ESCANABA - Jamie Iverson of Hyde hopes to reach a milestone Saturday at the Norway Speedway.
He's entered in the Norway 100, a race in which he is a four-time defending champion.
"Nobody has ever won it five times in a row before," said Iverson. "It's like a Super Bowl in Norway. If an NFL team were to do that, it'd be pretty good. It would definitely be a feather in my hat if I were to win it again."
The 100-lap race, which is part of this year's 11-event ASA Midwest Tour, also makes stops in Wisconsin, Minnesota, Iowa, Illinois and Indiana.
Qualifying at Norway begins at 5 p.m. (EDT). Racing starts at 7.
"This race has been pretty big over the years," said Iverson. "One year, they had to call the Norway Fire Department to fit more people in the stands. Some of the spectators even ended up in the pits. We hope to draw a good crowd again Saturday. This race has typically drawn their best crowd of the year."
Iverson is well aware of the challenges he faces in his quest for a fifth consecutive title.
"We'll have real tough competition up there," he said. "I didn't really expect to win the first one, but I've been fortunate enough to draw some favorable starting spots. We've had some good cars to work with, too."
Iverson drove in a cancer benefit 100-lap race last weekend at Norway, where he placed third.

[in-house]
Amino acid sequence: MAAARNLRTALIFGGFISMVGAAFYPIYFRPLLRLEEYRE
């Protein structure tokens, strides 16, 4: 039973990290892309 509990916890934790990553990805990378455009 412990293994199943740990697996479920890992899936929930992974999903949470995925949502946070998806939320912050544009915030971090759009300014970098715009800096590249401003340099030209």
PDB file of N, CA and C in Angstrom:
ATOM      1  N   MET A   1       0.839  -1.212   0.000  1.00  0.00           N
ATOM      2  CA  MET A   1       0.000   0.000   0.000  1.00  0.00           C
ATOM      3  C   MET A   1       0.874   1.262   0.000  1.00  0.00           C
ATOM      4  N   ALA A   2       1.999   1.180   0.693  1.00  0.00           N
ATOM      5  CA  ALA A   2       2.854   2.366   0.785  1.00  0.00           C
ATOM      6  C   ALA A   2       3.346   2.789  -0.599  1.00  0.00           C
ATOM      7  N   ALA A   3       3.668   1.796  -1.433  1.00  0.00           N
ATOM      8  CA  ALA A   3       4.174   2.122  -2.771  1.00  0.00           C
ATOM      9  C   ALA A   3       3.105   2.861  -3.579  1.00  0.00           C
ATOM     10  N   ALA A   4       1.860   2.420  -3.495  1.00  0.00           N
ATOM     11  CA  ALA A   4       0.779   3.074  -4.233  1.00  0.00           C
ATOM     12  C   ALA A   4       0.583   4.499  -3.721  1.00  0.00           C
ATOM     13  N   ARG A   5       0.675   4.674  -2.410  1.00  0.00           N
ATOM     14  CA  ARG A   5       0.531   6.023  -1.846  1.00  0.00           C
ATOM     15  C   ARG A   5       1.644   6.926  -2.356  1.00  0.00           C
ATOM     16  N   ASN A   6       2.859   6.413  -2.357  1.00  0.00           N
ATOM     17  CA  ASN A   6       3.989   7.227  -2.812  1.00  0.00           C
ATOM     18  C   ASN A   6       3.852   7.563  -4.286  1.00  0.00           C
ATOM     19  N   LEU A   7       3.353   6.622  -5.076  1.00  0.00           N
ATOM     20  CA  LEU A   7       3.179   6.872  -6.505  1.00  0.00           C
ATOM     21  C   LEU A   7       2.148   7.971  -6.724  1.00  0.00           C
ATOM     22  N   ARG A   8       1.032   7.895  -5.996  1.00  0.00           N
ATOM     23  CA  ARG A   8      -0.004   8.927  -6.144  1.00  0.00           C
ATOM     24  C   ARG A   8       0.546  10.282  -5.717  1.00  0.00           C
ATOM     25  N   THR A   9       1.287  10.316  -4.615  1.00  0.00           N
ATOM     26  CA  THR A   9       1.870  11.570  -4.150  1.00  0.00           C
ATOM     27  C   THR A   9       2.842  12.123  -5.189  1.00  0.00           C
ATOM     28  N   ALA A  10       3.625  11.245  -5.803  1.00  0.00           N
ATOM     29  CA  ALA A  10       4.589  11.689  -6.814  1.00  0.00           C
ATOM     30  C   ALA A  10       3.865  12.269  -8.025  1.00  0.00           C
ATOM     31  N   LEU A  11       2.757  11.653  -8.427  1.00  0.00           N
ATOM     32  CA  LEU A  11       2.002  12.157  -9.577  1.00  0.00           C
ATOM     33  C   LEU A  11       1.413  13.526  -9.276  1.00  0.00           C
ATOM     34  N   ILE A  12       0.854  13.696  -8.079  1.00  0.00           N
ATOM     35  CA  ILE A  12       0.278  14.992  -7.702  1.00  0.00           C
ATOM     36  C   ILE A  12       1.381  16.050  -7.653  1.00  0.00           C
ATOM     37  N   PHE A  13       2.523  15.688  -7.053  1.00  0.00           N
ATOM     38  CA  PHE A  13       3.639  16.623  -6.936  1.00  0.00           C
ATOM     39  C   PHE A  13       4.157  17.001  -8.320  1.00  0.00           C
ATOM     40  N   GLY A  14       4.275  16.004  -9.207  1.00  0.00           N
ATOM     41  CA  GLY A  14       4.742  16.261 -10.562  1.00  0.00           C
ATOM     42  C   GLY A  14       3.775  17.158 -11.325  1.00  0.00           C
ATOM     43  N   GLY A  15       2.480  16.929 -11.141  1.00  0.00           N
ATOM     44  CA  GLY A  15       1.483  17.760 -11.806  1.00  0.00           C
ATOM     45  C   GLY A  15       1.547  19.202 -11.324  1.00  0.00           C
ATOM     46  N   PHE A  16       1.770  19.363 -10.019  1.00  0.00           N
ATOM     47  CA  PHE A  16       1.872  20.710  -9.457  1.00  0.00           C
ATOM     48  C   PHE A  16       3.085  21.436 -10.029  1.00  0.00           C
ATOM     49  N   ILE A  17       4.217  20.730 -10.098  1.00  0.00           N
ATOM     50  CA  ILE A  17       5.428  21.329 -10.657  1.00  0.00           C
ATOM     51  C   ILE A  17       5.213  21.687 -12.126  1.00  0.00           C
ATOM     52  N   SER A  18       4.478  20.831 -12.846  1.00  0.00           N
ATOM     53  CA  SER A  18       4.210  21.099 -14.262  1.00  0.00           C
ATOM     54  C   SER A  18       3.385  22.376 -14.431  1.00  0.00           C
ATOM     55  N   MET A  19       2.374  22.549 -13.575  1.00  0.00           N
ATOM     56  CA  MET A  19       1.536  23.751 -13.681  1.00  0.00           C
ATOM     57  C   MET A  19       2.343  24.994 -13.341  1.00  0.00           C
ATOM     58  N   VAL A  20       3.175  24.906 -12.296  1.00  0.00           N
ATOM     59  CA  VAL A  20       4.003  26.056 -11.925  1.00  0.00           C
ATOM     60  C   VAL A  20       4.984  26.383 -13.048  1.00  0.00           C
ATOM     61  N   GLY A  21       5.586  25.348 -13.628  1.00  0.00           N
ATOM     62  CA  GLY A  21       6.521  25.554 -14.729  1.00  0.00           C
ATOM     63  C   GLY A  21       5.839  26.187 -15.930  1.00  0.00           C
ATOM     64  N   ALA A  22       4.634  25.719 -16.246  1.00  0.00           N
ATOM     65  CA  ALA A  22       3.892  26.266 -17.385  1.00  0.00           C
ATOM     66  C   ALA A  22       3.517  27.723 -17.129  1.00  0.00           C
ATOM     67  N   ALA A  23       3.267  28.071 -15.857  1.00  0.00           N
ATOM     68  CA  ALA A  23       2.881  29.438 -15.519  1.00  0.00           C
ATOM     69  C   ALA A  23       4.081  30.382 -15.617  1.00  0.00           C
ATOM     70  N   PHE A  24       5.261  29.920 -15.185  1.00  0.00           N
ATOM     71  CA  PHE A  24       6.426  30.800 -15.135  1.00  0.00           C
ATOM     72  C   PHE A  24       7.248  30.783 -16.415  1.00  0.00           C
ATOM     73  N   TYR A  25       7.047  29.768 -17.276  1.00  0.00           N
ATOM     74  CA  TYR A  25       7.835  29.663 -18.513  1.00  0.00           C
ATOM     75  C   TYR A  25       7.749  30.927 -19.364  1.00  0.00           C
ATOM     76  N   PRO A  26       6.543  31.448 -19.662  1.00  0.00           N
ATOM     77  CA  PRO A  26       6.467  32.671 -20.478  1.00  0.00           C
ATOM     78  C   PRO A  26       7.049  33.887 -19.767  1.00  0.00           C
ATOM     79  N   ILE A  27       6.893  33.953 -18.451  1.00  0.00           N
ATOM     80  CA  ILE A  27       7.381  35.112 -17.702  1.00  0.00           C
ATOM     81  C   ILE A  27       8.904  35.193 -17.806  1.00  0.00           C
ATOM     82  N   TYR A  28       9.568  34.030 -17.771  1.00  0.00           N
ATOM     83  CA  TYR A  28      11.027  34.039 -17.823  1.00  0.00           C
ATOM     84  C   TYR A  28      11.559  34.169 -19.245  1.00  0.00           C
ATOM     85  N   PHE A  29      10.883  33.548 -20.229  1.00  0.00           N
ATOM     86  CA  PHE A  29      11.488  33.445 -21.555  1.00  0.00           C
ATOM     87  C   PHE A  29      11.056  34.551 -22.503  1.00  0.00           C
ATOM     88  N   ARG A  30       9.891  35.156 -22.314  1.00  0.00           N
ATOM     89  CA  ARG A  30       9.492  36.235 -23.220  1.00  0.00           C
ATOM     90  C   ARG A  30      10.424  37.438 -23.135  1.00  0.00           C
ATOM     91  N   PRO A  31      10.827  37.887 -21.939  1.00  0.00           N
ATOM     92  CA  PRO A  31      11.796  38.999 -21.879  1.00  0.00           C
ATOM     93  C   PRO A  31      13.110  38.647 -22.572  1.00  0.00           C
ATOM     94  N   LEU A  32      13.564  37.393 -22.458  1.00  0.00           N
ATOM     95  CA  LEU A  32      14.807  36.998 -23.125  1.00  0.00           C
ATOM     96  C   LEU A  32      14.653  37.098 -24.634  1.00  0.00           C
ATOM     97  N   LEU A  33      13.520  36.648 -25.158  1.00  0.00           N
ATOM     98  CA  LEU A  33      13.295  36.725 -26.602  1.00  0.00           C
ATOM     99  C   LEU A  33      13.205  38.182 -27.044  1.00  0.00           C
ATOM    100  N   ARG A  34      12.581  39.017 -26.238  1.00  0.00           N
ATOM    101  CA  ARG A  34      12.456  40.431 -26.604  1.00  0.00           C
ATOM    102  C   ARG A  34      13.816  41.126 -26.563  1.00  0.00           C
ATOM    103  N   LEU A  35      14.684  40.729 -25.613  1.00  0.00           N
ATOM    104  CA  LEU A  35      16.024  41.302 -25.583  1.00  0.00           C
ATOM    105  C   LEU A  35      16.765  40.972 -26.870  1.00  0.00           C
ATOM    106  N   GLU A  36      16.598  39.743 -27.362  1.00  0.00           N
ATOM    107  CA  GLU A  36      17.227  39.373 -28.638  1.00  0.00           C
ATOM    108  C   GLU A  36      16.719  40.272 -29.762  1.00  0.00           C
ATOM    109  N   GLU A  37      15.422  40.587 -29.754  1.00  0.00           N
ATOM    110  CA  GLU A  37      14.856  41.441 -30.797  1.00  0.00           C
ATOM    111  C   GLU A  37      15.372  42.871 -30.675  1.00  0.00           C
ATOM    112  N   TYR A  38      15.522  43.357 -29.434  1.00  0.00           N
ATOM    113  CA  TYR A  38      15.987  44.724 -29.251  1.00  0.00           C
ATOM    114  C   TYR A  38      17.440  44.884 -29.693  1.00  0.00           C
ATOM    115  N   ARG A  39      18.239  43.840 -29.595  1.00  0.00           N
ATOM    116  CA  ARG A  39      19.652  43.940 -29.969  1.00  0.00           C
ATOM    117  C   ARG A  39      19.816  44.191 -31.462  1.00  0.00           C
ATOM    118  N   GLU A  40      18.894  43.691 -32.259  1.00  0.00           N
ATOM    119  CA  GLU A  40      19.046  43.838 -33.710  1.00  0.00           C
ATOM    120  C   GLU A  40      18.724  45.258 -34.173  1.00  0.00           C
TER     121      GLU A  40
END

"We had handling issues with the car," he said. "We didn't have it set up right for handling on the track. The crew and I have been working pretty hard on that this week. We're just trying to make sure everything is right on the car. It's a matter of getting back to the basics. If the car handles better this week, it could help the cause."
Also among those expected to challenge are Jonathan Eilen of Hampton, Minn., Chris Wimmer of Wausau, Wis. and Kris Kelly of Norway.
"All the guys coming up are going to be tough to beat," said Iverson. "With every victory, there's at least one good break."
Although competition becomes pretty intense on the track, Iverson says there's camradeship among the drivers.
"Most of us are friends," he added. "We see each other on most weekends, and we hang out with most of them. You get to know everybody's families. It's kind of like one big family reunion. Once you're on the track, it's everybody for himself. But in the end, everybody congratulates one another and we're best of friends again."